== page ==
For years, we constitutional conservatives have been railing against federal encroachment on States' Rights. And for that, we've been called every name in the book.
There are 10th Amendment groups all over the country. They are derided by the both the left and right as being out of touch, unrealistic, and just plain backwards. Most think these groups are simply comprised of gun-toting, hard right hicks who just hate the thought of a federal government or societal progress.
The assemblage of reasonable folks at ThinkProgress calls them Tenthers. I'm sure it is a term of endearment.
These Tenthers have gotten a bad rap from pretty much everyone as being completely anti-federal government, though they are not. They, like the rest of us constitutional conservatives, only wish to live and be governed by the real rule of law – the Constitution of the United States.
In 2009, Sam Rohrer, a Pennsylvania republican who ran unsuccessfully to unseat Senator Bob Casey in 2012, said: "Over time, over the last many generations, the federal government — seeking to grow, as most governments tend to grow — have become increasingly involved in activities that have been reserved to the states, being involved in such things as education, or health care, or, for that matter, even highways and roads. A great many things the federal government has increasingly passed laws, appropriated tax dollars which are yours and mine, and attempted to force the states to implement laws for which then the federal government essentially has control…"
For his stance on upholding constitutionally mandated States' Rights, he was ridiculed.
ThinkProgress: "Under Rohrer's interpretation of the constitution, the federal government may not operate Medicare or Medicaid, provide any safety net for poor families with depended children, enact any national educational standards…"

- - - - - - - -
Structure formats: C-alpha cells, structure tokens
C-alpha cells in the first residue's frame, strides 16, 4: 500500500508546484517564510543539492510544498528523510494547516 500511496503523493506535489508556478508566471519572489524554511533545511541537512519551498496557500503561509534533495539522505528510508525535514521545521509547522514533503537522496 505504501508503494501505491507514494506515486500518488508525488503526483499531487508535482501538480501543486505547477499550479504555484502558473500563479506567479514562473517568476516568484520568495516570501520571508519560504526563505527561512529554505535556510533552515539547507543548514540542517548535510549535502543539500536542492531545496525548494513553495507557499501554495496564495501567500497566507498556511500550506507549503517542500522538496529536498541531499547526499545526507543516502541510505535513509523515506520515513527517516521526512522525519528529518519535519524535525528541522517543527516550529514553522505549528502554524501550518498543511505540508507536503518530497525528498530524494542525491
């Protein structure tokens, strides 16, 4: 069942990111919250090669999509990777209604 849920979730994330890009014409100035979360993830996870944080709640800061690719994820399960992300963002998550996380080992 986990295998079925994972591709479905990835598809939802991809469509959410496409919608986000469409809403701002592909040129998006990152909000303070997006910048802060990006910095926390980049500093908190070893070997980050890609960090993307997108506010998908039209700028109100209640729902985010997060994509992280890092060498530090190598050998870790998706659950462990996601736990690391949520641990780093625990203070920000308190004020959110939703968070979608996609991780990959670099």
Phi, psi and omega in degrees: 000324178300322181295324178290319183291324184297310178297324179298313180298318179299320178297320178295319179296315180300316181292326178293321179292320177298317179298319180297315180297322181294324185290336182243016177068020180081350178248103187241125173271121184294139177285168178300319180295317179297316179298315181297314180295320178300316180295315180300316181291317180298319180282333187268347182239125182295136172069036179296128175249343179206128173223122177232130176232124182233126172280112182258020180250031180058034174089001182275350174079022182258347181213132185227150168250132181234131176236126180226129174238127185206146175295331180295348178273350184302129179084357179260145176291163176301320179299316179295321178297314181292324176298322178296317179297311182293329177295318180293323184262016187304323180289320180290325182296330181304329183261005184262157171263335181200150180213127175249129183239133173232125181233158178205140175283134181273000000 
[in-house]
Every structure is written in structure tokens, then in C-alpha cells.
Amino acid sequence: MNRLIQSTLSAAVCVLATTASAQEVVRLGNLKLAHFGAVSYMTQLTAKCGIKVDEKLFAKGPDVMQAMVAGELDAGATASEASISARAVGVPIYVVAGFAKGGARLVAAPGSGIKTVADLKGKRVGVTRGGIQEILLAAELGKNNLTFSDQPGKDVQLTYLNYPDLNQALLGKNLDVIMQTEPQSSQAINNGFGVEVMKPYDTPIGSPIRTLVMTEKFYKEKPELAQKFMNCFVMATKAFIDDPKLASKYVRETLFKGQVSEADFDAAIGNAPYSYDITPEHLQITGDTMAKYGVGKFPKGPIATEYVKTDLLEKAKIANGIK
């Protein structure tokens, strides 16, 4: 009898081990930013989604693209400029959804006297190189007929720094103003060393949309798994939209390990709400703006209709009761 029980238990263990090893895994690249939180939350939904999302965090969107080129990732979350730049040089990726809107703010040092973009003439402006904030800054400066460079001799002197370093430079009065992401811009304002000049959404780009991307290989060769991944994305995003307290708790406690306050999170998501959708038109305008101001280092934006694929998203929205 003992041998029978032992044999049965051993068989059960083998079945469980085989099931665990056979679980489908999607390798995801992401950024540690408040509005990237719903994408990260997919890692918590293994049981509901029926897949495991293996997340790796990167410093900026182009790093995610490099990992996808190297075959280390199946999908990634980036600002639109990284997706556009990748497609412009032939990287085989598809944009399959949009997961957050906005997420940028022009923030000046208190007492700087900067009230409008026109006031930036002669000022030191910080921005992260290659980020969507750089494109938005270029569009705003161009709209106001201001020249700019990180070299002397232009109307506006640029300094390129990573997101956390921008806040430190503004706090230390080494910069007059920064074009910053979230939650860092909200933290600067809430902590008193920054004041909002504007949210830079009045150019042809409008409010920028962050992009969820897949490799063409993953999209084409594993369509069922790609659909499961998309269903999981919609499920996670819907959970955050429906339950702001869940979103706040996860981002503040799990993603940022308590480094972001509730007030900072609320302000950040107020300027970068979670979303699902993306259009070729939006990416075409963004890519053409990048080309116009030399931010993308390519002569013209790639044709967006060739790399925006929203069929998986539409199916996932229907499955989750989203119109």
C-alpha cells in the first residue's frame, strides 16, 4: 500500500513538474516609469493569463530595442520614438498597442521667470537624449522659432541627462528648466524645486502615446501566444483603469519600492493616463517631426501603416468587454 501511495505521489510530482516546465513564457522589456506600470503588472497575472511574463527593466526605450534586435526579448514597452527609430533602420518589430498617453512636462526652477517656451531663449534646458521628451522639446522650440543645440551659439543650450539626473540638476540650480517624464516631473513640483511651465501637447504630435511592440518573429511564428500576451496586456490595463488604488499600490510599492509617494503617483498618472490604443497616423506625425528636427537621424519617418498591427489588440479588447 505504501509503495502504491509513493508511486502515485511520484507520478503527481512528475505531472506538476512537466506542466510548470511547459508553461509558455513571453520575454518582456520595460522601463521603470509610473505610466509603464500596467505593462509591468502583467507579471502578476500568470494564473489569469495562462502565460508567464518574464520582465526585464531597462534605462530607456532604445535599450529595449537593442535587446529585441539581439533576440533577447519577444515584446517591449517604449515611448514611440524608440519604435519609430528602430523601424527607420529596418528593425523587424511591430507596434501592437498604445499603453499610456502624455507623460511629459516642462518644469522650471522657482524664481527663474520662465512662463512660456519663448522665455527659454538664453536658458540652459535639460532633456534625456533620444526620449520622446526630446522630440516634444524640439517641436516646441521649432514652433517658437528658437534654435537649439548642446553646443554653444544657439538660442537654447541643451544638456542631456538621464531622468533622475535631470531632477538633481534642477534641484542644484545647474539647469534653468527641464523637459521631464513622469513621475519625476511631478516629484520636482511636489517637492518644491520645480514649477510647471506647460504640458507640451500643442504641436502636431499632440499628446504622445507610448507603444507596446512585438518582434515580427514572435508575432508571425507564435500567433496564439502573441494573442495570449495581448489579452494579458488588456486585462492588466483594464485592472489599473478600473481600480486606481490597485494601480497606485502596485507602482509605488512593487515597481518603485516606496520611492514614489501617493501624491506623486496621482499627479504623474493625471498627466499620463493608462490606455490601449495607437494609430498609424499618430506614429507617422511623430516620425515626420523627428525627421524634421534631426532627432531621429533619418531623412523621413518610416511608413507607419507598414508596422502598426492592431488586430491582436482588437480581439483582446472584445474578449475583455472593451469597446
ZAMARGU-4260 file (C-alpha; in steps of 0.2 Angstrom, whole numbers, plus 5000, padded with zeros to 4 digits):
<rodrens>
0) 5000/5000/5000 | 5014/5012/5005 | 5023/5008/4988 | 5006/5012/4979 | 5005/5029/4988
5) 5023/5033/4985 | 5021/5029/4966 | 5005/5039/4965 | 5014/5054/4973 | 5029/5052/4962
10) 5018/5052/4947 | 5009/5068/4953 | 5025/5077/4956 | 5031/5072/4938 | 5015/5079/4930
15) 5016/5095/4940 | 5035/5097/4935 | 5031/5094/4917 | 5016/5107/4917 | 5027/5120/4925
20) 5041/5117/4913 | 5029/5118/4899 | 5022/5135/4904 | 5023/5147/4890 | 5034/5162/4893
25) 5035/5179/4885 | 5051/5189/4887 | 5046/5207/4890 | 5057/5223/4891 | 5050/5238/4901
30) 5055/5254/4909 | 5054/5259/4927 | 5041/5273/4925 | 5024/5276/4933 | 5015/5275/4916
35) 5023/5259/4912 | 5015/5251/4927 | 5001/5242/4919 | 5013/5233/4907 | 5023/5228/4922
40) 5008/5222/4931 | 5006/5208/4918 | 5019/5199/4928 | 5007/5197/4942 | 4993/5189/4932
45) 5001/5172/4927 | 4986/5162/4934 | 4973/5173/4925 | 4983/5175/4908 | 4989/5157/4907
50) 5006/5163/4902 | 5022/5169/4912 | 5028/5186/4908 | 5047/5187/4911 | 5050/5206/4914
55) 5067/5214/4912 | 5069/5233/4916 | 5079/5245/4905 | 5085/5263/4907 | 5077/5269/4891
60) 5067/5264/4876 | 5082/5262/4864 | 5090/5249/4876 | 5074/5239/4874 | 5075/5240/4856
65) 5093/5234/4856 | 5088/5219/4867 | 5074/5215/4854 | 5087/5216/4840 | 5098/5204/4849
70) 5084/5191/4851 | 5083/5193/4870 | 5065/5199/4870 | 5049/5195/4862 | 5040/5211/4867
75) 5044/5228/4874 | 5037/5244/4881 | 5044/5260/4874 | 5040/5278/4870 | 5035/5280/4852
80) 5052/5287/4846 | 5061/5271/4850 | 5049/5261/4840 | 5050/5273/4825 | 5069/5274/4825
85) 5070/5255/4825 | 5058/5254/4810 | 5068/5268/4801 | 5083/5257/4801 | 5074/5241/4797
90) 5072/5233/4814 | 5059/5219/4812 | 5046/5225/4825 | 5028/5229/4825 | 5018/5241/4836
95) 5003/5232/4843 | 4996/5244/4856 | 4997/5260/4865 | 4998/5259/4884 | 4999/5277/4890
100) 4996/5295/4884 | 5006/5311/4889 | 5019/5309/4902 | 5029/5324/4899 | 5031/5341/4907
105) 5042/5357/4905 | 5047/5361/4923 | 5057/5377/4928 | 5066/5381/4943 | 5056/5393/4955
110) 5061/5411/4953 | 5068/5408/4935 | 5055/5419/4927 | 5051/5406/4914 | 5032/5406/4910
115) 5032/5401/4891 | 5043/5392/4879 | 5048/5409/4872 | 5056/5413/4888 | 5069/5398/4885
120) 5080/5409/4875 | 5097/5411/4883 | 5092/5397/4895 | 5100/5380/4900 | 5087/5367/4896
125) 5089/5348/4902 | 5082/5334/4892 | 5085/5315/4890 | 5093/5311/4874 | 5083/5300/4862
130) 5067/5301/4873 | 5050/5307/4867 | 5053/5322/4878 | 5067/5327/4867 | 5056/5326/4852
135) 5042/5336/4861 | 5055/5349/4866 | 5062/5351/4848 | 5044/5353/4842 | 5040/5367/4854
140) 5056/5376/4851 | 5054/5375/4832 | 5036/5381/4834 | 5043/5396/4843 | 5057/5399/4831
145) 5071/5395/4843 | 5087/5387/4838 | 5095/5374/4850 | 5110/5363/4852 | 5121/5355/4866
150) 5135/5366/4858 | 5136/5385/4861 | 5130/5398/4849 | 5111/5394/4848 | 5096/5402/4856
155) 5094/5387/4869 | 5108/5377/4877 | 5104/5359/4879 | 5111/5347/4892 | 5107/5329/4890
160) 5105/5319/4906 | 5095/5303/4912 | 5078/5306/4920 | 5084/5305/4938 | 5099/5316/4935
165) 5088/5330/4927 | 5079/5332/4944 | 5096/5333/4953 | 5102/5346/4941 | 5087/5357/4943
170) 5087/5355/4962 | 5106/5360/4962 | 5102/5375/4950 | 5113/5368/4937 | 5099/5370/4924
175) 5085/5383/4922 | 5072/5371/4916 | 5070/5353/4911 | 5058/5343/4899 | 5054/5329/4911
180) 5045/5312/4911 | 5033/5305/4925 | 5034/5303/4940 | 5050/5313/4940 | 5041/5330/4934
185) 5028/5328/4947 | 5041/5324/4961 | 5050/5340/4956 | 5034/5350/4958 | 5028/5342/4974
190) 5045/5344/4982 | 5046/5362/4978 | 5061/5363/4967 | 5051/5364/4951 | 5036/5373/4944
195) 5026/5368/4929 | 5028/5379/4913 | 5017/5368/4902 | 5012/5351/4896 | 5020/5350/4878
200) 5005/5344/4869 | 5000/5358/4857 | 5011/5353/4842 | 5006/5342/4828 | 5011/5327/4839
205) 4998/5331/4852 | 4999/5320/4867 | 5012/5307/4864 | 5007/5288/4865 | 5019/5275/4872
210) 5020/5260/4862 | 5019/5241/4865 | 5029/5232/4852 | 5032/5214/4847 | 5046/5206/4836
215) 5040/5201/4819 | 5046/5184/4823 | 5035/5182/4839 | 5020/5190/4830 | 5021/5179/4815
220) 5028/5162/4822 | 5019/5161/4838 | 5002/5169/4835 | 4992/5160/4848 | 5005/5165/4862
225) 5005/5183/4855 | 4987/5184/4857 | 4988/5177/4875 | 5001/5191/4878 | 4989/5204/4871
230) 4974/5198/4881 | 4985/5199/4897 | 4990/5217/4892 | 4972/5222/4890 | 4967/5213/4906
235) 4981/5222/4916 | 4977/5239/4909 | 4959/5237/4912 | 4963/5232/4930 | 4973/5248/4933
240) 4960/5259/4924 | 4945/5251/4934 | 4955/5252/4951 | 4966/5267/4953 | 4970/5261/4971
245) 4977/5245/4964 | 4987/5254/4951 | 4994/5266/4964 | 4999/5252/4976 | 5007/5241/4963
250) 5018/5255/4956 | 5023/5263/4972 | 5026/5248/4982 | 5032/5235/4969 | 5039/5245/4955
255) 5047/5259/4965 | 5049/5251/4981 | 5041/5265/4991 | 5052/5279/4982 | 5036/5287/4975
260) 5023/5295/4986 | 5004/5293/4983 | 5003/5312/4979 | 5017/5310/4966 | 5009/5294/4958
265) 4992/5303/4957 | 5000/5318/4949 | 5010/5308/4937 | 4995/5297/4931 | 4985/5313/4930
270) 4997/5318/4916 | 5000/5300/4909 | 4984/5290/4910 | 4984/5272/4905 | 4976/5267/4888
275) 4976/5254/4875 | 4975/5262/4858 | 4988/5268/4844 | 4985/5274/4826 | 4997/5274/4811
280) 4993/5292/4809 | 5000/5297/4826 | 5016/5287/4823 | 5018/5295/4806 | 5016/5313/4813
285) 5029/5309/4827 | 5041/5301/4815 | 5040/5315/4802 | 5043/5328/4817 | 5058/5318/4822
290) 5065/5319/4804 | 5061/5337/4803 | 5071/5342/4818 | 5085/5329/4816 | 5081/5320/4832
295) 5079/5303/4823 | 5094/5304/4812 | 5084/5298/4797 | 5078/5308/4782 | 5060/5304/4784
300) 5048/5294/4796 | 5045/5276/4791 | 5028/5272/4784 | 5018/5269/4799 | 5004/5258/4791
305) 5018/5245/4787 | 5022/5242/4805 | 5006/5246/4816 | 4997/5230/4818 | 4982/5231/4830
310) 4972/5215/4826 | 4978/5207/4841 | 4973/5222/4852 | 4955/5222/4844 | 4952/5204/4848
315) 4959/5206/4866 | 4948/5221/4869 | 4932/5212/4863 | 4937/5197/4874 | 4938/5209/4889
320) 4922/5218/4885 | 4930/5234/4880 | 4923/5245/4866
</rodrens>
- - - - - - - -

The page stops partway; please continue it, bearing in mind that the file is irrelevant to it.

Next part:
Of course, he is absolutely correct. But the left and the establishment wing of the Republican Party would have us believe Rohrer is dead wrong.
All on the left and some on the right have been okay with this federal usurpation for many decades. State laws and even amendments to State Constitutions regarding abortion, homosexual marriage, and religious freedom have been hijacked by the feds, much to the delight of the left.
Yet, now the feds have set their sights on a lefty sacred cow – Marijuana.
Several states have passed laws legalizing pot for both medical and recreational use, yet the drug is still outlawed by the feds.
A family in Washington State was recently raided by federal agents for growing their own medical marijuana on their own property. The family is now facing federal prosecution on drug charges. Medical marijuana is legal in Washington State. They have abided by the state law, but the feds claim jurisdiction due to what is quaintly referred to as the Supremacy Clause in the Constitution.
That sounds rather ominous, which is antithetical to the U.S. Constitution.
The geniuses at the Huffington Post describe the second clause of Article VI as such: "The supremacy clause contains what's known as the doctrine of pre-emption, which says that the federal government wins in the case of conflicting legislation. Basically, if a federal and state law contradict, then when you're in the state you can follow the state law, but the feds can decide to stop you." And it's not just them. Many, if not most on the left and right agree with that statement.
Article VI, section 2: "This Constitution, and the Laws of the United States which shall be made in Pursuance thereof; and all Treaties made, or which shall be made, under the Authority of the United States, shall be the supreme Law of the Land; and the Judges in every State shall be bound thereby, any Thing in the Constitution or Laws of any State to the Contrary notwithstanding."
Most like to concentrate only on "Laws of the United States," "shall be the supreme Law of the Land," and "Judges in every State shall be bound thereby.'
Yet, one only need to read the first sentence (preceding the semi-colon) to understand fully that any federal statute that represents itself as a law, but is not made in conformance with the U.S. Constitution, is, in fact, not a law at all—it is null and void.
As federal crack-downs on pot growers increase, might some on the left begin to see that States' Rights is not just some right wing abstract?
Could it be that the pot-smoking left may find some common ground, a kinship with the Tenthers?Don't forget to Like Freedom Outpost on Facebook, Google Plus, & Twitter. You can also get Freedom Outpost delivered to your Amazon Kindle device here.